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American Airlines CEO Says His Resistance to a Merger Was a 'Poker Game'

Doug Parker, left, Chairman and CEO of US Airways, and Thomas Horton, Chairman, President and CEO of American Airlines

Photograph by Donna McWilliam/Getty Images

Doug Parker, left, Chairman and CEO of US Airways, and Thomas Horton, Chairman, President and CEO of American Airlines

As the deal to create the world’s newest biggest airline moves toward completion, the departing chief executive of American Airlines today offered a slightly revised version of the merger’s history. It’s not that American never wanted to wed US Airways Group (LCC), Thomas Horton said in a speech to the Wings Club in New York. His airline was simply engaged in “a poker game” with a suitor that was offering the airline and its creditors a lousy deal for nearly a year.

In April 2012, US Airways announced labor agreements with the unions representing American’s pilots, mechanics, and flight attendants, a move that clearly rankled American’s top brass. “They’re trying to maximize value for their stakeholders, and that’s their job … but it wasn’t the right time for us,” Horton said today of US Airways, whose CEO, Doug Parker, suggested a merger in which US Airways controlled 51 percent of the equity in the combined airline. “So now we’re into a poker game.”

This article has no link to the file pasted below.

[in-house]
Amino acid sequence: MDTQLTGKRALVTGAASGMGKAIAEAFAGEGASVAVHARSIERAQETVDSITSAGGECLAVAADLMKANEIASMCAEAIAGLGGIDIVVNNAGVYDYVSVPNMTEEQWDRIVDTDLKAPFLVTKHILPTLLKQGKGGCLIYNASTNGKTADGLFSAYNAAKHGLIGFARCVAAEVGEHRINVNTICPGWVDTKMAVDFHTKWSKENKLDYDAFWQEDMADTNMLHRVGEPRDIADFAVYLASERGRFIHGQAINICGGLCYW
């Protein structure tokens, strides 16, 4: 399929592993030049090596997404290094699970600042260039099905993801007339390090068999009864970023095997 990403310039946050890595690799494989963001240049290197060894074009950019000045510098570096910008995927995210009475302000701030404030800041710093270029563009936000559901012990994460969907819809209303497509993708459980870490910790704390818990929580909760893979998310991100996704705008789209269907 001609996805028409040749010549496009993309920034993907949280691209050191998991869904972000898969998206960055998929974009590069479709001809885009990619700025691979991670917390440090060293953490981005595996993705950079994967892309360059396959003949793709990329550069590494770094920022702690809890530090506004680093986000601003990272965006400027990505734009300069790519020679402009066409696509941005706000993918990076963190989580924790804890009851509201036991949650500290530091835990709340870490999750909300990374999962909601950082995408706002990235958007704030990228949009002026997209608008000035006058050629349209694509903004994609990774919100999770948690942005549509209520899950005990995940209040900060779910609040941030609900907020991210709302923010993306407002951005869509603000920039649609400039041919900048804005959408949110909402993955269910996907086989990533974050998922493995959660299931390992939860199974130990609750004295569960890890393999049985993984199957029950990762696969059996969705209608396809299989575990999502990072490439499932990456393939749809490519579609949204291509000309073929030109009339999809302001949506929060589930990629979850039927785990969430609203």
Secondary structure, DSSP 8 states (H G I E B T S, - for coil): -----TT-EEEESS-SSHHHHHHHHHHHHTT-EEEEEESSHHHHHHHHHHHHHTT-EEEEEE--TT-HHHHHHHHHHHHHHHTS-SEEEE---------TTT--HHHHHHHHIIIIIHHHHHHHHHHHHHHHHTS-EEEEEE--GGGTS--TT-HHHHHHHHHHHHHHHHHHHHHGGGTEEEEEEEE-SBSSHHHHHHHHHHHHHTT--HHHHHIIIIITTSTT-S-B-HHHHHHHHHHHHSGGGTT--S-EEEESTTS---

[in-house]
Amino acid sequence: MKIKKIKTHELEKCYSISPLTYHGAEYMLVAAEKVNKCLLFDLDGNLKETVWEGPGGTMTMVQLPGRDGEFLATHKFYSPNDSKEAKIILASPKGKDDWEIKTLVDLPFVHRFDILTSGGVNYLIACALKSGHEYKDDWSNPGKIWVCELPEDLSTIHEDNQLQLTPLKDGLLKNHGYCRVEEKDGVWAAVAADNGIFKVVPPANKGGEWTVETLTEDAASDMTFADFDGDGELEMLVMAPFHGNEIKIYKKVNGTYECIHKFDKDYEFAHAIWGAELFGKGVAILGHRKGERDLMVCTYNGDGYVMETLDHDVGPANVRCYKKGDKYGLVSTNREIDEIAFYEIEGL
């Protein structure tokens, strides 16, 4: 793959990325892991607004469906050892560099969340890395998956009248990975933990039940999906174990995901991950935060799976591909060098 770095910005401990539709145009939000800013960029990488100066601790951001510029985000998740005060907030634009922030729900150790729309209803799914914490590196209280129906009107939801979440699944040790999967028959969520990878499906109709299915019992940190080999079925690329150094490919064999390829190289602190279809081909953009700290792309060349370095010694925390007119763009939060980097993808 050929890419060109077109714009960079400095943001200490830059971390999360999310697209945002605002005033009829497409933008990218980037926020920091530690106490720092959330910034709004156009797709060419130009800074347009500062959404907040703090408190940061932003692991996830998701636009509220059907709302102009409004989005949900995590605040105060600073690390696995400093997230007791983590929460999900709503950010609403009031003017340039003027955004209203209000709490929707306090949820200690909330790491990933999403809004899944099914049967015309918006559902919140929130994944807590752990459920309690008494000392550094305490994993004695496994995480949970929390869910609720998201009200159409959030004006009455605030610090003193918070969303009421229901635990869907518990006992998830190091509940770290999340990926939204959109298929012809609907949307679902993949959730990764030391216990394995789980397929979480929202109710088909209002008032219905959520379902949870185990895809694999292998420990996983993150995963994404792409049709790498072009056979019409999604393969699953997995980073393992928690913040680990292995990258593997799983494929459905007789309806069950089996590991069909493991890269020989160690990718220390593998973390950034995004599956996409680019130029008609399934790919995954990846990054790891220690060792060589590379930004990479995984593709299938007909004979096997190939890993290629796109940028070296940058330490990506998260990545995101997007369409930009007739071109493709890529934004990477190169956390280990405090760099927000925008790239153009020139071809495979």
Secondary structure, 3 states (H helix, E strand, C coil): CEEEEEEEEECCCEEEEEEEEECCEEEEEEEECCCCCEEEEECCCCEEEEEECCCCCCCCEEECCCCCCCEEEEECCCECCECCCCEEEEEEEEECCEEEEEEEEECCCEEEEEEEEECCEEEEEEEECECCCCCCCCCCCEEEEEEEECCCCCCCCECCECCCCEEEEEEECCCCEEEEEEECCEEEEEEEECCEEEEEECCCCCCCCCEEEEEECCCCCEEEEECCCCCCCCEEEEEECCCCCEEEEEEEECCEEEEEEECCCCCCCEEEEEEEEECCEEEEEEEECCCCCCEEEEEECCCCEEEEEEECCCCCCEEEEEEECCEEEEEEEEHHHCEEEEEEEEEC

If it was a bluff, it was a good one. When Horton and other AMR senior executives visited with Bloomberg reporters and editors on Feb. 3, 2012, in New York, Horton was dismissive to the point of exasperation about rampant talk in the industry that American’s bankruptcy was an opportune time to merge the airline with another. American would be much better suited for M&A as an acquirer—after it restructured, Horton said. (He further noted US Airways’ prior failed merger efforts with Delta Air Lines (DAL) and United (UAL) and predicted the same fate for Parker’s American bid.)

Creditors—with US Airways’ help—saw things differently. A U.S. Bankruptcy Court approved the merger on March 27; the Dept. of Justice continues its review. Horton, who said the outcome of the poker game was far better for AMR, as it will control 72 percent of the new entity, will serve as nonexecutive chairman until some point next year. Horton is set to receive a $19.9 million severance award when he departs, a payment that has drawn objections in court.

Bachman is an associate editor for

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